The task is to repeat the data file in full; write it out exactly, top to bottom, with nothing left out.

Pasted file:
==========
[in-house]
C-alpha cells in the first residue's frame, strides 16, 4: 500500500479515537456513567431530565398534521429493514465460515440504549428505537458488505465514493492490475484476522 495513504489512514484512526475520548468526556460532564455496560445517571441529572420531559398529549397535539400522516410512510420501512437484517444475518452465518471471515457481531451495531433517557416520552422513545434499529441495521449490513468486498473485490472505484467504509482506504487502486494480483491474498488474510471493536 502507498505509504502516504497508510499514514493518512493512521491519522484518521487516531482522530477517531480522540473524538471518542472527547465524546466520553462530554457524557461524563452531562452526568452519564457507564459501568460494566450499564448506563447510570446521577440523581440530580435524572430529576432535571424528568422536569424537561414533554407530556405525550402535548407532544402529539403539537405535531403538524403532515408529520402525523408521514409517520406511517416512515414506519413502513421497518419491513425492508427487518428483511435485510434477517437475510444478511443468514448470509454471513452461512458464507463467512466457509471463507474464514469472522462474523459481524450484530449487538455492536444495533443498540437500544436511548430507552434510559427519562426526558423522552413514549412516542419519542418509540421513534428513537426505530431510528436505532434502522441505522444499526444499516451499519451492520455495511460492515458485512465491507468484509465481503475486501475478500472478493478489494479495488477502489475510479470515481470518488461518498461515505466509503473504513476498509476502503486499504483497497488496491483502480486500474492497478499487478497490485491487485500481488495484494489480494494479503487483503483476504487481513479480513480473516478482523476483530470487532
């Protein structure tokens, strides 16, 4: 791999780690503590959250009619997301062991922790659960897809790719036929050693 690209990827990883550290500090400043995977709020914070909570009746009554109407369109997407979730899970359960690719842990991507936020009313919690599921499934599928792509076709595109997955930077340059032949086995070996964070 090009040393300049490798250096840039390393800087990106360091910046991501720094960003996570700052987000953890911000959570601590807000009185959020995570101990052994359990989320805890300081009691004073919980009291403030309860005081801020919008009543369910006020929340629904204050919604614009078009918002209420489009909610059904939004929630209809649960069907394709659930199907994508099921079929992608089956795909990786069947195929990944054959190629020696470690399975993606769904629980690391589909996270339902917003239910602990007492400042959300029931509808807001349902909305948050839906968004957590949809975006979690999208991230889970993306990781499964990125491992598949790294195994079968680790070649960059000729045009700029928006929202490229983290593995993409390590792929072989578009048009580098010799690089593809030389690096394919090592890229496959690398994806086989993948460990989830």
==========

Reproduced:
[in-house]
C-alpha cells in the first residue's frame, strides 16, 4: 500500500479515537456513567431530565398534521429493514465460515440504549428505537458488505465514493492490475484476522 495513504489512514484512526475520548468526556460532564455496560445517571441529572420531559398529549397535539400522516410512510420501512437484517444475518452465518471471515457481531451495531433517557416520552422513545434499529441495521449490513468486498473485490472505484467504509482506504487502486494480483491474498488474510471493536 502507498505509504502516504497508510499514514493518512493512521491519522484518521487516531482522530477517531480522540473524538471518542472527547465524546466520553462530554457524557461524563452531562452526568452519564457507564459501568460494566450499564448506563447510570446521577440523581440530580435524572430529576432535571424528568422536569424537561414533554407530556405525550402535548407532544402529539403539537405535531403538524403532515408529520402525523408521514409517520406511517416512515414506519413502513421497518419491513425492508427487518428483511435485510434477517437475510444478511443468514448470509454471513452461512458464507463467512466457509471463507474464514469472522462474523459481524450484530449487538455492536444495533443498540437500544436511548430507552434510559427519562426526558423522552413514549412516542419519542418509540421513534428513537426505530431510528436505532434502522441505522444499526444499516451499519451492520455495511460492515458485512465491507468484509465481503475486501475478500472478493478489494479495488477502489475510479470515481470518488461518498461515505466509503473504513476498509476502503486499504483497497488496491483502480486500474492497478499487478497490485491487485500481488495484494489480494494479503487483503483476504487481513479480513480473516478482523476483530470487532
């Protein structure tokens, strides 16, 4: 791999780690503590959250009619997301062991922790659960897809790719036929050693 690209990827990883550290500090400043995977709020914070909570009746009554109407369109997407979730899970359960690719842990991507936020009313919690599921499934599928792509076709595109997955930077340059032949086995070996964070 090009040393300049490798250096840039390393800087990106360091910046991501720094960003996570700052987000953890911000959570601590807000009185959020995570101990052994359990989320805890300081009691004073919980009291403030309860005081801020919008009543369910006020929340629904204050919604614009078009918002209420489009909610059904939004929630209809649960069907394709659930199907994508099921079929992608089956795909990786069947195929990944054959190629020696470690399975993606769904629980690391589909996270339902917003239910602990007492400042959300029931509808807001349902909305948050839906968004957590949809975006979690999208991230889970993306990781499964990125491992598949790294195994079968680790070649960059000729045009700029928006929202490229983290593995993409390590792929072989578009048009580098010799690089593809030389690096394919090592890229496959690398994806086989993948460990989830």